In his first Inaugural Address, President Obama famously said that we should not ask “whether our government is too big or too small, but whether it works.” I criticized this indifference to the size of government in one of my very first posts of the Obama Presidency. More recently, however, longtime Obama adviser David Axelrod recognized that the size of government does matter after all:
As the nation’s chief executive, President Obama is accountable for the IRS, State Department and Justice Department. His longtime adviser David Axelrod last week blamed a too-big government for the scandals: “Part of being president is that there’s so much beneath you that you can’t know because the government is so vast.” [HT: Don Boudreaux]
In my 2009 post on Obama’s Inaugural Address and in a forthcoming book, I explained that one of the dangers of big government is that rationally ignorant voters are unable to effectively monitor its activities. A closely related problem is that the modern federal government is also too large for the president to effectively monitor – even with the help of topnotch advisers like Axelrod.
Axelrod’s defense of Obama is actually very plausible. It is quite possible that Obama didn’t know about the IRS’ abusive targeting of conservative groups, and that if he had known he would have ordered them to stop – if only to forestall a scandal that might become a dangerous political liability. Yet Obama probably didn’t know because, as Axelrod puts it, “the government is so vast” that he could not possibly keep track of what it was doing.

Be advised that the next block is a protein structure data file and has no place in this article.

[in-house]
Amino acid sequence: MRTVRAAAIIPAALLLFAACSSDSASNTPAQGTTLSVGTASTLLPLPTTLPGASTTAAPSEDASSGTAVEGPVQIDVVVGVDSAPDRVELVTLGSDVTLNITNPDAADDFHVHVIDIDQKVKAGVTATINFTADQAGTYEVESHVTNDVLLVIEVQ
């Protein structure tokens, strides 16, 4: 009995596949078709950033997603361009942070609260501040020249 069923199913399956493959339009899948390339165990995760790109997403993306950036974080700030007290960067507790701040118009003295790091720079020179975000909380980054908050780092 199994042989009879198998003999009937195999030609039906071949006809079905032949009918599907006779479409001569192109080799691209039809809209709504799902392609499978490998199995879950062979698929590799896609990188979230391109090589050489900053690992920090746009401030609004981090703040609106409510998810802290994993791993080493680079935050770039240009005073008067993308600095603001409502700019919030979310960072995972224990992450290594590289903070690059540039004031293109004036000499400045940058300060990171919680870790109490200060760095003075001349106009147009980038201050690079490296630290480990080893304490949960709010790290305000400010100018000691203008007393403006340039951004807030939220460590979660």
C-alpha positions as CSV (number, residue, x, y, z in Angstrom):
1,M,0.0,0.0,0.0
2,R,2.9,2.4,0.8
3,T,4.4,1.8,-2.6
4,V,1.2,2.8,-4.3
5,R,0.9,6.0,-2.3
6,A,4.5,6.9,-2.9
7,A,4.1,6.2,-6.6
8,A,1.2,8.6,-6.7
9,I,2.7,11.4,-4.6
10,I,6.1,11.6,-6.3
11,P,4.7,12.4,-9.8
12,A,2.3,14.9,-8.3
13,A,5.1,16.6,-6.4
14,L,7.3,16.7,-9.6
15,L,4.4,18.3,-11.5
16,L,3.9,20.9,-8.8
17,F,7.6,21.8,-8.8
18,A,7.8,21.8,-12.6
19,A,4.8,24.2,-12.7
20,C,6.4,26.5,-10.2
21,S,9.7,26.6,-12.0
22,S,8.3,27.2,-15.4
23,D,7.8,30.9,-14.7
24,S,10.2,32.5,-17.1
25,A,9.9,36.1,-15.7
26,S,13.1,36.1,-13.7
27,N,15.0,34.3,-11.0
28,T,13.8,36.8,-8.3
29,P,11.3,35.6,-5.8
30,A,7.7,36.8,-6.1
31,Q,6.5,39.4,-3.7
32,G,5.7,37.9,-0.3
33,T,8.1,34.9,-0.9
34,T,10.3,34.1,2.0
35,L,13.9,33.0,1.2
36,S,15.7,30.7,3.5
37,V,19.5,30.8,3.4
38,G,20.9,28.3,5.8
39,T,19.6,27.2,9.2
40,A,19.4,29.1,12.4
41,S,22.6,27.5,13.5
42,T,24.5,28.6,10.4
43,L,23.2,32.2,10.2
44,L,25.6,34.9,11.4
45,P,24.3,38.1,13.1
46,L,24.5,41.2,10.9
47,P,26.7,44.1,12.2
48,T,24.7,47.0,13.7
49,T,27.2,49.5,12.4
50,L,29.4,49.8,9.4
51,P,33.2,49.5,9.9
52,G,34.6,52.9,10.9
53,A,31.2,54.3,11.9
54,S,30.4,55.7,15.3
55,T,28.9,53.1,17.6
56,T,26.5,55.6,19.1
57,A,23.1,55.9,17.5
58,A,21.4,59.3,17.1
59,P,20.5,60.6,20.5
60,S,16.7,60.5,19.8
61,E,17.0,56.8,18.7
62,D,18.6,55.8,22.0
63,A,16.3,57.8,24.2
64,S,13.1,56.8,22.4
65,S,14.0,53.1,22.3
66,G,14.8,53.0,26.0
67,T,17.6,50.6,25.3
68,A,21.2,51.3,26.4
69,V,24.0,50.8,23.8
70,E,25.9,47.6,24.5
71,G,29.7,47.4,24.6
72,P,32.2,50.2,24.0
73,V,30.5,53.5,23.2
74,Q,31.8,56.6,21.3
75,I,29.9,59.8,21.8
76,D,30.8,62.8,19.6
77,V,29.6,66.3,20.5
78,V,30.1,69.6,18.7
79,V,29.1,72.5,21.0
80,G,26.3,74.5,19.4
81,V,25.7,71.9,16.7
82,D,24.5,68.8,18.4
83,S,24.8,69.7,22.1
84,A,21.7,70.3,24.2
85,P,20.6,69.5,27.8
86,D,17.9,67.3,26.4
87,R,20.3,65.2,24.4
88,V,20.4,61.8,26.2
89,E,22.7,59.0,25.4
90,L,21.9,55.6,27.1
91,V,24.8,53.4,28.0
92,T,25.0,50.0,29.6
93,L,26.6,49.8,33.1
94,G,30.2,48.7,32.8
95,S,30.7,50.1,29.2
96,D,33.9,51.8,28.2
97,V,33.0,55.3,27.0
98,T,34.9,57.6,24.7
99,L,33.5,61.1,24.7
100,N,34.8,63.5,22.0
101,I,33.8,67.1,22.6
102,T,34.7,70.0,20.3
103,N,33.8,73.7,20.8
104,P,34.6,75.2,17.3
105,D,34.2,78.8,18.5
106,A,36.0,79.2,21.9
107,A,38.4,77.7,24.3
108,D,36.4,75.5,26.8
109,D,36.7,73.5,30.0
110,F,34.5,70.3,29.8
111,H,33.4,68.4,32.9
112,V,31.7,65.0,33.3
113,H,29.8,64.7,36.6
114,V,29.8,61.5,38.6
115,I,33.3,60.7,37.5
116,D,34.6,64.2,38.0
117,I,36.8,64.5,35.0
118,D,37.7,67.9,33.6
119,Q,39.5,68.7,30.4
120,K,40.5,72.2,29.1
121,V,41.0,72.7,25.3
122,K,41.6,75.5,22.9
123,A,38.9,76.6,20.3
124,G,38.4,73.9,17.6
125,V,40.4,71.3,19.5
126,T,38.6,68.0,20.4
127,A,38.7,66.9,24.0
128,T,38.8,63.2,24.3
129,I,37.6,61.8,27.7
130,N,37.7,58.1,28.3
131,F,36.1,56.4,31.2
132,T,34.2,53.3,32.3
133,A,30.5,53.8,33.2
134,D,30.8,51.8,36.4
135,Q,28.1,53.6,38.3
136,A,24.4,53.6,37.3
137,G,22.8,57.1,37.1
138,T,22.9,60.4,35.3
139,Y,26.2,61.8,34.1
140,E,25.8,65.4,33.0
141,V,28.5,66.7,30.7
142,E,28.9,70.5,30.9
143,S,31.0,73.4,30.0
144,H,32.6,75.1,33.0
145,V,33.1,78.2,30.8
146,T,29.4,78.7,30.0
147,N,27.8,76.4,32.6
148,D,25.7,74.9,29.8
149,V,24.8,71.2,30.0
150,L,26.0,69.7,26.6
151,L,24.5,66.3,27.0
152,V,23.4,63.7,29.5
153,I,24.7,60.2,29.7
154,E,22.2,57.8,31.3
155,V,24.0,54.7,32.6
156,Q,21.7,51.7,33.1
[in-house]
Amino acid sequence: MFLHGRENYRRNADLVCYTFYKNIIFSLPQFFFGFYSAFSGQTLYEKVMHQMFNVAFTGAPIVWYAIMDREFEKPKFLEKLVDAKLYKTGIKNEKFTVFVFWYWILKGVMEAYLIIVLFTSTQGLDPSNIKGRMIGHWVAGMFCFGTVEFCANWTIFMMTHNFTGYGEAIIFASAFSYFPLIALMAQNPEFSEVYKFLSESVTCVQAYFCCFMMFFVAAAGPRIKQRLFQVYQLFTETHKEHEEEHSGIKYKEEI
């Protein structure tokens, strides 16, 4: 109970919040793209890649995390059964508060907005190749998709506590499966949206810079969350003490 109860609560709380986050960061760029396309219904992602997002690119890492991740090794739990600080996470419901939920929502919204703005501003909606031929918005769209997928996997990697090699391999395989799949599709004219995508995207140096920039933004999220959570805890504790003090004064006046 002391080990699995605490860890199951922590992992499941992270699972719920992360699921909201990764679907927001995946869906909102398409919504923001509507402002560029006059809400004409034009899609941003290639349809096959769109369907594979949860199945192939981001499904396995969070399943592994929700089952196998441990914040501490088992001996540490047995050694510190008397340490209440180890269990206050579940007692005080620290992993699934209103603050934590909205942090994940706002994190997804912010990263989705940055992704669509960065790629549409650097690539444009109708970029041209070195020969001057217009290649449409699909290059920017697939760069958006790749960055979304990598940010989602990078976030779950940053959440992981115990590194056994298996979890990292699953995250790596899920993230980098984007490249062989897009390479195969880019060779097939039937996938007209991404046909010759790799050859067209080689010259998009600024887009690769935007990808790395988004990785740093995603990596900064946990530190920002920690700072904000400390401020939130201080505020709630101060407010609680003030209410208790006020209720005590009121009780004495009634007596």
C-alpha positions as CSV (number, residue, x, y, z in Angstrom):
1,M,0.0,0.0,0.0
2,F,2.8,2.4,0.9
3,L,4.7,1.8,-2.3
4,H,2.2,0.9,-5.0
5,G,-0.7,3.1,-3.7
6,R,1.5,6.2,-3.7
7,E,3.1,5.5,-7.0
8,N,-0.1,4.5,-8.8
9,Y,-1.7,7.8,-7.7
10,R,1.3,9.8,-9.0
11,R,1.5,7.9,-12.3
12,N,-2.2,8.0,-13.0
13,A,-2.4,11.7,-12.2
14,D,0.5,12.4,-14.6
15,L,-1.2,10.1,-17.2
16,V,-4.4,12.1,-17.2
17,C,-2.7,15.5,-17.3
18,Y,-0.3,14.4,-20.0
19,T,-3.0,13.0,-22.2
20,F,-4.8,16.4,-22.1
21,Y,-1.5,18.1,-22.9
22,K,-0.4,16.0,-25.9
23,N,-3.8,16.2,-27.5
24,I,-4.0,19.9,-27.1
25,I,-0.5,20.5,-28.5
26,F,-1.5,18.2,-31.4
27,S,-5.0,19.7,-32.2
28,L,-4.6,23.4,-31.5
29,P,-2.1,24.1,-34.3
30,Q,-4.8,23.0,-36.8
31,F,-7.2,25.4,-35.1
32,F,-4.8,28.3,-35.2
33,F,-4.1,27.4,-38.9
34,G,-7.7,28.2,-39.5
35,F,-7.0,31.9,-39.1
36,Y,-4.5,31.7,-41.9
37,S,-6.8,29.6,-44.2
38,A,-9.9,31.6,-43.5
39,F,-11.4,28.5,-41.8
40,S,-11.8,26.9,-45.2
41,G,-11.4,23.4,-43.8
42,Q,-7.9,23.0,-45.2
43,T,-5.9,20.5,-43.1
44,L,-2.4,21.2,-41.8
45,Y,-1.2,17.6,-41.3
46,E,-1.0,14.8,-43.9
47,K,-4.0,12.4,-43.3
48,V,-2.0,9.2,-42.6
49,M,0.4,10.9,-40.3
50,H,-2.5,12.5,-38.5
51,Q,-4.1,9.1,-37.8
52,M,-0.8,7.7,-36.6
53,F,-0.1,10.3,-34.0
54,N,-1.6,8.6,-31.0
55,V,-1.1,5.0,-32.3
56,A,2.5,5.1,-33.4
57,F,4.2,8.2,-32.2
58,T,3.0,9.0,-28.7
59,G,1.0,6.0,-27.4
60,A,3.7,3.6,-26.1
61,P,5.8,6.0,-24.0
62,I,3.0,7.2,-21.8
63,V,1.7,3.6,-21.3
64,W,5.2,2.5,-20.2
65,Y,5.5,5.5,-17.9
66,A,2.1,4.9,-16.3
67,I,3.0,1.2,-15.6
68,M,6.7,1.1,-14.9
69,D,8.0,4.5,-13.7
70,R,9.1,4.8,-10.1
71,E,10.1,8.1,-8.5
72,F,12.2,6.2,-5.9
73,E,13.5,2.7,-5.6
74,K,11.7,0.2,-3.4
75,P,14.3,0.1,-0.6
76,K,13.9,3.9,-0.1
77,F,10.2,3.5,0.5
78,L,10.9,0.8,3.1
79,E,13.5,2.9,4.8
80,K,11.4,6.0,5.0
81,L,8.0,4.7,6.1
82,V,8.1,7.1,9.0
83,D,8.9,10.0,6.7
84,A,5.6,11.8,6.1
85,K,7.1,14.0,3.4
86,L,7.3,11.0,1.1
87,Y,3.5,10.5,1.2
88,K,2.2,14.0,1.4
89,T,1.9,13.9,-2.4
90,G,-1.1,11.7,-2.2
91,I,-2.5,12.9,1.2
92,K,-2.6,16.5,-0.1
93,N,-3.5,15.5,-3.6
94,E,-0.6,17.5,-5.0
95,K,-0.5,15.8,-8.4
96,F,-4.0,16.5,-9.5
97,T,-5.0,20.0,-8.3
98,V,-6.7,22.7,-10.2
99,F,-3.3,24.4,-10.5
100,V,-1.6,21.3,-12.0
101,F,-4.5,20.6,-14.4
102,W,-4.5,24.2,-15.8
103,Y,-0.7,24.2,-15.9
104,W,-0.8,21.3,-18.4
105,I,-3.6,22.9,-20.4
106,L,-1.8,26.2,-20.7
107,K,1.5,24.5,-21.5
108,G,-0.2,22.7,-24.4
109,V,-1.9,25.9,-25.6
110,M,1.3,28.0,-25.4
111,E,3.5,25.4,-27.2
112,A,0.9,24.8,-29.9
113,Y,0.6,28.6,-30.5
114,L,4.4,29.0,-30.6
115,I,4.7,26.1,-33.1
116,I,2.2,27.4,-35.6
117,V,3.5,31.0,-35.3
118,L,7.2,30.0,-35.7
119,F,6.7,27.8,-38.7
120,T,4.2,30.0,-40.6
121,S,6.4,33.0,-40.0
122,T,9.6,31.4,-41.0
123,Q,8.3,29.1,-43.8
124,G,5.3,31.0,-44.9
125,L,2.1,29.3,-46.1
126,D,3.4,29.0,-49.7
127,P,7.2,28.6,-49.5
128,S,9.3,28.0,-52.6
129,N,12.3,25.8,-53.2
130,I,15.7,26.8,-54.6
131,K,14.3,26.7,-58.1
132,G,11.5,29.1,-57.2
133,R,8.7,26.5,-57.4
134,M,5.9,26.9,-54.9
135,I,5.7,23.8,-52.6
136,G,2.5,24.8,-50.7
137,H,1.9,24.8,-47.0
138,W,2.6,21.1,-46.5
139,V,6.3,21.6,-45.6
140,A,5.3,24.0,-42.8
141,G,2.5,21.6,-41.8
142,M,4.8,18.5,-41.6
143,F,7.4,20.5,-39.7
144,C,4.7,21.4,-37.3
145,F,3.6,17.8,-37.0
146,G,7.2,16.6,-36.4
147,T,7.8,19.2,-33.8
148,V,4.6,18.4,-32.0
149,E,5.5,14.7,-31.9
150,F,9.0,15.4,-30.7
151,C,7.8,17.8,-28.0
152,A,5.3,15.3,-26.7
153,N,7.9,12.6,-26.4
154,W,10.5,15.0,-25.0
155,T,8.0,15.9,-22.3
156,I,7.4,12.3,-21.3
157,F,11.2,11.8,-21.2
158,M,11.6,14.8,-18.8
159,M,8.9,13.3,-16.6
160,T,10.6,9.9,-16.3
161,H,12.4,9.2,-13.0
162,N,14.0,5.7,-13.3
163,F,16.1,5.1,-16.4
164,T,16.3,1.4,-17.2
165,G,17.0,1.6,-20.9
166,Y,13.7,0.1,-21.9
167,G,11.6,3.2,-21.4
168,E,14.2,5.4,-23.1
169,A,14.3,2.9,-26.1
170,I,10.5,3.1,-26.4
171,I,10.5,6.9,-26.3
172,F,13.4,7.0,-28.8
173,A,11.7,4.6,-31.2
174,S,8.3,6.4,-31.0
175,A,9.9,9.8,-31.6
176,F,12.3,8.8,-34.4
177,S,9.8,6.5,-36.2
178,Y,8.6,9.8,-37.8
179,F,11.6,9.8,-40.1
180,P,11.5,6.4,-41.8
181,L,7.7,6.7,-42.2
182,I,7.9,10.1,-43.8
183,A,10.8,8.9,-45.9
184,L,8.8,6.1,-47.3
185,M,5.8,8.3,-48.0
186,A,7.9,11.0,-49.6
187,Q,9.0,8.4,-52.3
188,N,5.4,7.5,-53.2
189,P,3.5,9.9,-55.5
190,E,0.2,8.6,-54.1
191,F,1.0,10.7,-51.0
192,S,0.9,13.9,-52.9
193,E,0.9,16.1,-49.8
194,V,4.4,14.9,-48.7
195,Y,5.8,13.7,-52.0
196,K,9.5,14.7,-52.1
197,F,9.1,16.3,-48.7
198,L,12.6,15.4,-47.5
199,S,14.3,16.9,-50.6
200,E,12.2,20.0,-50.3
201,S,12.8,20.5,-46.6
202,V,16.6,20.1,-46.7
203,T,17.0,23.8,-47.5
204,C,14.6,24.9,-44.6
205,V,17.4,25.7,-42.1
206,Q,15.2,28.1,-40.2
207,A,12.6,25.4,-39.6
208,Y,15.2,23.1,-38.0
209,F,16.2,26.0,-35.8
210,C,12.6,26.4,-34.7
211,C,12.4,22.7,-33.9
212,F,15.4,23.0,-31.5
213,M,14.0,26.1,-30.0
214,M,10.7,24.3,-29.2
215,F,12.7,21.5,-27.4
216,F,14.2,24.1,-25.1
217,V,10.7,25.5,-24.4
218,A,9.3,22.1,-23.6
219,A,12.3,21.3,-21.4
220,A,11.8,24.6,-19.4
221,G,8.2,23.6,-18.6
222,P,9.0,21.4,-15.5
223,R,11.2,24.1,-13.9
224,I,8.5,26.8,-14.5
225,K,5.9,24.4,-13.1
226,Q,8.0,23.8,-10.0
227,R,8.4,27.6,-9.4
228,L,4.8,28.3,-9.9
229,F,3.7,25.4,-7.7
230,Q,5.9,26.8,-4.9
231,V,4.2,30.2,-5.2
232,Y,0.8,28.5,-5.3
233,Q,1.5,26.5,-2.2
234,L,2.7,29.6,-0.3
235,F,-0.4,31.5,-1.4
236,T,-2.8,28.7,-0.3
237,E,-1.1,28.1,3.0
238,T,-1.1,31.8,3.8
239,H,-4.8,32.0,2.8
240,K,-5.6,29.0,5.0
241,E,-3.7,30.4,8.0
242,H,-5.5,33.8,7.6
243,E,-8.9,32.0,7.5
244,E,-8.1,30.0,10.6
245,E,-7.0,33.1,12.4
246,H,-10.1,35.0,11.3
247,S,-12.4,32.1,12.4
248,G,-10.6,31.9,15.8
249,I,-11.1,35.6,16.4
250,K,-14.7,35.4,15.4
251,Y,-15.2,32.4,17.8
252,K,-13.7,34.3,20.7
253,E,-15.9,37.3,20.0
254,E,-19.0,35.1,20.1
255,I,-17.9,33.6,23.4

In fairness to Obama, much of the government growth that makes his job so difficult occurred on his predecessor’s watch. The current administration is far from solely responsible for the overgrown size of modern government. But the president would be entitled to greater sympathy if he hadn’t spent much of the last four years expanding the size of government even further, and claiming that we shouldn’t worry about its growth.
UPDATE: This recent Washington Post story reports that senior White House officials admit they knew about the IRS abuses in April but claim they did not tell Obama. Even if we decide not to believe their denials on the latter point and conclude that Obama found out at the same time as they did, that still means he was unaware of the problem for over three years, since the targeting of Tea Party groups apparently began in March 2010.